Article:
Apart from that WED is a lot of fun, many thanks for your work.


Fabio said...

I have read another article also on this vertex snap subject. As an old time Autocad user I couldn't be more aware of the problem.

However some WED's tools are amateur for the task. Adding vertexes to poligons was the toughest part for me - if I need a new vertex that's far from the middle of a straight line I'll have to create it by dividing the line in half and dragging it to the position I need it. Since there's no precision tools for this moment you'll end up with two lines instead of a single line with 3 vertexes. If you need a new vertex at 3/4 of an arbitrary bezier curve you have a problem too.

Please give us some better tools so we can do our part right... better vertex creation, welding, polygon offset..

Still I want to say that I was completely overwhelmed by WED. An unbelievably solid piece of software.. has performed better than many "serious" programs I know.

Benjamin Supnik said...

Hi Fabio,

Yes - if you're used toa real CAD program, WED's missing some important stuff - a real "split vertex" option is probably the biggest missing feature, but the list of usability items is long.

Unfortunately I don't know how soon I can get that kind of stuff in...WED is just one of a whole pile of todo items, including both the scenery tool set (the ac3d plugin needs an update for 920 OBJ extensions, MeshTool needs an overhaul of its vertex processing code) and the sim itself.

Fabio said...

Gosh, this is endless! :)

Sometime ago I mentioned the idea of a "Editor Suite" for X-Plane at the X-Plane Features Yahoo group. Check it out, you may find it cool.. basically the idea would be to make scenery editing the closer to a no brainer experience as possible. As no brainer I mean something like using WED, for example.

I just had fun modeling my city's airport with WED. Result is great and it wasn't difficult at all. Then I decided to take a look at how could I edit the city itself, placing roads and parks correctly for example. Of course I quickly found out this is way way more technical than I'm willing to tackle.

I know that creating that Editor Suite I mentioned would be a huge project. But it also would be something truly new in the simulation market.

Some people like to create/improve scenery as much as they like flying... for X-Plane, MSFS, whatever. In a sense they are doing the company's job for fun and for free! Having a tool that makes scenery editing available to a public 10 times bigger would be priceless.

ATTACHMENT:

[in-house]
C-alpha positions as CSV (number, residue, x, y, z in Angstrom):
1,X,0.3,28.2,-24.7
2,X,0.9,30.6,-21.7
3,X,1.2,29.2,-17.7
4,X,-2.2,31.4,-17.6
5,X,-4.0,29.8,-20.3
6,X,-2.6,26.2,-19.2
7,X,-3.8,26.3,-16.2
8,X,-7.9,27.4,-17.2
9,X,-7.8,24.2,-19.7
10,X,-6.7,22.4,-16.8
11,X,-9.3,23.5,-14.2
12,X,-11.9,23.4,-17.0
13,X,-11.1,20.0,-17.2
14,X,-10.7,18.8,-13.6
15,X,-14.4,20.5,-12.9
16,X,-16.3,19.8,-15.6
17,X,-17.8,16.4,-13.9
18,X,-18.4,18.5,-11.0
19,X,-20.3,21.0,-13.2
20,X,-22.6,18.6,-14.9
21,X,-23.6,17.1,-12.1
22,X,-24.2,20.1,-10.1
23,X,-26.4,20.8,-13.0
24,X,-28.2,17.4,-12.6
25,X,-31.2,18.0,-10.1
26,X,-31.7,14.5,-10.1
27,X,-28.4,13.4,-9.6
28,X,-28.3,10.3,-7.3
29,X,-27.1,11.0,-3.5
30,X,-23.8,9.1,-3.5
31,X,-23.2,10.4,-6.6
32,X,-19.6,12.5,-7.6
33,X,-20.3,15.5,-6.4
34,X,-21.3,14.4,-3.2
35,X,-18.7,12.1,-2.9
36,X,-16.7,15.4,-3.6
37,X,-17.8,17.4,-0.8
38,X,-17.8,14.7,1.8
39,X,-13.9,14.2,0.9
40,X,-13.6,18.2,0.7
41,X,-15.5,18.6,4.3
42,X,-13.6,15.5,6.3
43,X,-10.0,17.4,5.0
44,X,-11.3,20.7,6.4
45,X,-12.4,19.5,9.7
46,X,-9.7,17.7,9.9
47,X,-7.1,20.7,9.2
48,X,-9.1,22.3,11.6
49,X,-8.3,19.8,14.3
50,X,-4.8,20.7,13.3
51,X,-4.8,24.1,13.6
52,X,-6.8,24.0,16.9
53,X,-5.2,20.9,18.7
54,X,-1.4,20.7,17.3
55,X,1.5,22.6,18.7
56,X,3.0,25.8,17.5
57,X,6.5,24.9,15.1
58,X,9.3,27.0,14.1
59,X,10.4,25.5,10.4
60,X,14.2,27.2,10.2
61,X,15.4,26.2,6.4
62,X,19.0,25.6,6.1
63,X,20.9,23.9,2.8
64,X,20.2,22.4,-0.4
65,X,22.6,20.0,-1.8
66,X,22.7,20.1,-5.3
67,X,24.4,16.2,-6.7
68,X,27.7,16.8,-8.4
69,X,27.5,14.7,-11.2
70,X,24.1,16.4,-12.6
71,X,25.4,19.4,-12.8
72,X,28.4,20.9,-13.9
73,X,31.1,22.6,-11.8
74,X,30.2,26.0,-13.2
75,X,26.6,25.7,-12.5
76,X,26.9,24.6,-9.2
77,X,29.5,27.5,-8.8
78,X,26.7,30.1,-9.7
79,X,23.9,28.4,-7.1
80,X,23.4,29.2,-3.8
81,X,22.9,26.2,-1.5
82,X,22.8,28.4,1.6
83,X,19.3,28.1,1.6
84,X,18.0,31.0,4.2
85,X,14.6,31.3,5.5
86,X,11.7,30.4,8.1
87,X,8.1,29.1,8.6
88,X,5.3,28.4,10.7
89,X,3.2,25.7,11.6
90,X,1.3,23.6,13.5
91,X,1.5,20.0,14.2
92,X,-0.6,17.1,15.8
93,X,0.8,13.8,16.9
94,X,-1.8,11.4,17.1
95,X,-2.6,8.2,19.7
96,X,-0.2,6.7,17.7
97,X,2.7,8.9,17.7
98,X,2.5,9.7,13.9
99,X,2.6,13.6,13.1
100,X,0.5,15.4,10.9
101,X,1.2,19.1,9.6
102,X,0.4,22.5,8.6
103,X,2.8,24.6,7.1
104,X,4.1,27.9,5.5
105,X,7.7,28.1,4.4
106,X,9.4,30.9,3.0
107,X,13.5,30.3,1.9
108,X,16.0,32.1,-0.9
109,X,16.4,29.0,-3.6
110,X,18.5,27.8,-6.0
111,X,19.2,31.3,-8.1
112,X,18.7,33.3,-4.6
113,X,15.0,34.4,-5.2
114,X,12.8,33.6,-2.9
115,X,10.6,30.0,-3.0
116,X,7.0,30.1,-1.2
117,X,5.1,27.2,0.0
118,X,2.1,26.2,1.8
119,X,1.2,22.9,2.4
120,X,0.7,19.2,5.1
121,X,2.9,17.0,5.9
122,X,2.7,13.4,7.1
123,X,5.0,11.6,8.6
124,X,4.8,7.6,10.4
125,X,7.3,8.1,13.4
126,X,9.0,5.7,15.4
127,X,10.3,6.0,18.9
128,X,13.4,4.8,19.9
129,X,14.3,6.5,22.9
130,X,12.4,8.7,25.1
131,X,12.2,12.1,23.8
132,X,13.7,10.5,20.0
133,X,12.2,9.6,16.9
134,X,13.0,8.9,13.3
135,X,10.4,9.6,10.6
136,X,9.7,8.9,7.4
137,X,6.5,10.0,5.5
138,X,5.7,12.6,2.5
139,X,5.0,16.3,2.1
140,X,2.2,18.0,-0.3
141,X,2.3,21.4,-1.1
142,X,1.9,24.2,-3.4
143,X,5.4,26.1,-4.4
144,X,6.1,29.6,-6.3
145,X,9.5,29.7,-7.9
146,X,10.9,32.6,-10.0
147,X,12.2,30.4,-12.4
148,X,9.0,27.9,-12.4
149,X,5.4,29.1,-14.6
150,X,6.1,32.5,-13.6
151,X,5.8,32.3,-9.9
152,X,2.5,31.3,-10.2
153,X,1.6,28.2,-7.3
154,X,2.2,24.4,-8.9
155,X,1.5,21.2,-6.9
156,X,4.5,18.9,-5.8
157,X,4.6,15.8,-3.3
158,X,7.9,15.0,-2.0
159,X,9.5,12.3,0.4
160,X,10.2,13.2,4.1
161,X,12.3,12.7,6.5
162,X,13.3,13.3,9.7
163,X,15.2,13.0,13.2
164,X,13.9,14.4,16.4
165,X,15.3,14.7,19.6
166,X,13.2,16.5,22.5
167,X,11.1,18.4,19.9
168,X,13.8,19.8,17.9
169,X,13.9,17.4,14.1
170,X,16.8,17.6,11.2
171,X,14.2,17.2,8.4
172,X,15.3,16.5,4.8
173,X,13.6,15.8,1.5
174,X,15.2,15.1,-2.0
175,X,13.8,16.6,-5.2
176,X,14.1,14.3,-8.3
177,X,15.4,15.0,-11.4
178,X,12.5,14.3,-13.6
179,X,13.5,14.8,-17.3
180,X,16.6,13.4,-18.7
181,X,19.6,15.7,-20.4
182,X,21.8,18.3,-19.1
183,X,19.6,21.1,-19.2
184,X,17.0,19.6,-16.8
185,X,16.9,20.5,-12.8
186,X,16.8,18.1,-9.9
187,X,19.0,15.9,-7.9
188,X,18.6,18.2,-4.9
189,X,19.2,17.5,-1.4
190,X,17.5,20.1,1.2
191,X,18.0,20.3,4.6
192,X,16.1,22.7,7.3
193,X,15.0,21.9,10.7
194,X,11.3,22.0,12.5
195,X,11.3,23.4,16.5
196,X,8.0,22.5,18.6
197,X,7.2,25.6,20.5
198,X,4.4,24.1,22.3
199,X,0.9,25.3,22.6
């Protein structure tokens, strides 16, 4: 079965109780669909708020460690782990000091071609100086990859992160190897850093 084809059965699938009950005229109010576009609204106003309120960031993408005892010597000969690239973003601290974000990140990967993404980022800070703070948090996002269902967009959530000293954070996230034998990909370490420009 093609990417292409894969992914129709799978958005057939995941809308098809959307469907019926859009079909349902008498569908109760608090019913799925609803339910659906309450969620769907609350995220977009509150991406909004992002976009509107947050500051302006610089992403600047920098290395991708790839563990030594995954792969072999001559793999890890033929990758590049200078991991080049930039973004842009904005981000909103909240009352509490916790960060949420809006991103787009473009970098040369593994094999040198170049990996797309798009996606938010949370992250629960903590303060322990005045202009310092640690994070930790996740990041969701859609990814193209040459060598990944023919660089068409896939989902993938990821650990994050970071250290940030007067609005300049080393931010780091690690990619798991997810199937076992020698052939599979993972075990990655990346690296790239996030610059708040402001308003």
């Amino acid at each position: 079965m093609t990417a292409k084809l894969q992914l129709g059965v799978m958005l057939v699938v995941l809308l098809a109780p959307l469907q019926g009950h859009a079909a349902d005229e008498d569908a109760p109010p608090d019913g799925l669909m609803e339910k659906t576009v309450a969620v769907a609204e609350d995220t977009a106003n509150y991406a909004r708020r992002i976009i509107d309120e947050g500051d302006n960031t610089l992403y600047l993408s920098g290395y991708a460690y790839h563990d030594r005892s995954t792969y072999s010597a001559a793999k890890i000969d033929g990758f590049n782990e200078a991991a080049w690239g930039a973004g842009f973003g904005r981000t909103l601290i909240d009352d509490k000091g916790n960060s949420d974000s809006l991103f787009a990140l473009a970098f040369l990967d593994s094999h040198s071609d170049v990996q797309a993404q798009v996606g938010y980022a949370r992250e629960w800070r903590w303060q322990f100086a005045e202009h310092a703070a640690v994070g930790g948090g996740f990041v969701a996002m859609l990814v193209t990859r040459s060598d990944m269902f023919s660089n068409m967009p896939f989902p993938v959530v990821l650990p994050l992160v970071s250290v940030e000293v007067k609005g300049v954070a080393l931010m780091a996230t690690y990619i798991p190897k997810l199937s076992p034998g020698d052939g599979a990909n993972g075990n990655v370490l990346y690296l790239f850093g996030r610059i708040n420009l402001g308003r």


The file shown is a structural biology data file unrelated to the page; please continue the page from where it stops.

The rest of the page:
Don't need to approve this coment... just dropping some ideas



Oscar said...

Hi Ben,

3 weeks ago I finally made the transition to V9 and of course I'm very impressed with the graphics...
I was also curious how the curves at LOWI got so smooth so I opened it in WED... 16 vertices for a 90 degree curve!
I assume this was done to give people who try the demo the best-looking layout possible (mission accomplished), but if I were a new user who wanted to make my first airport layout, I would probably look at LOWI as an example and try to do everything the same way and end up with a much larger apt.dat file;

Otherwise I've been enjoying your blog for over two years now, you're one of the few people I 'know' who have the ability to explain technical stuff to people like me, who are completely clueless in the technical department, I think that is a real gift!

And of course the release of WED changed everything, having to change zeros into ones in a text file is way too abstract for me: it took me a whole afternoon just to find out how to add a runway shoulder by text editing, apparently I need to see what I'm doing and WED gives me that... it also made me confident enough to give Blender a try (though Blender's learning curve is juuust a little steeper) and I was surprised to find out that I like building stuff as much as flying... I think I need 48 hour days now ;)

Thanks for all your work and all the best.


Benjamin Supnik said...

Oscar - yes, that is totally true, the LOWI layout violates our own guidelines by having too many nodes. :-( (Unless, of course, the actual real-world shape is subtly different from a bezier curve.) I need to provide a user setting to increase curve smoothness in the sim! I am also investigating a bug report that curves are less smooth than in 864.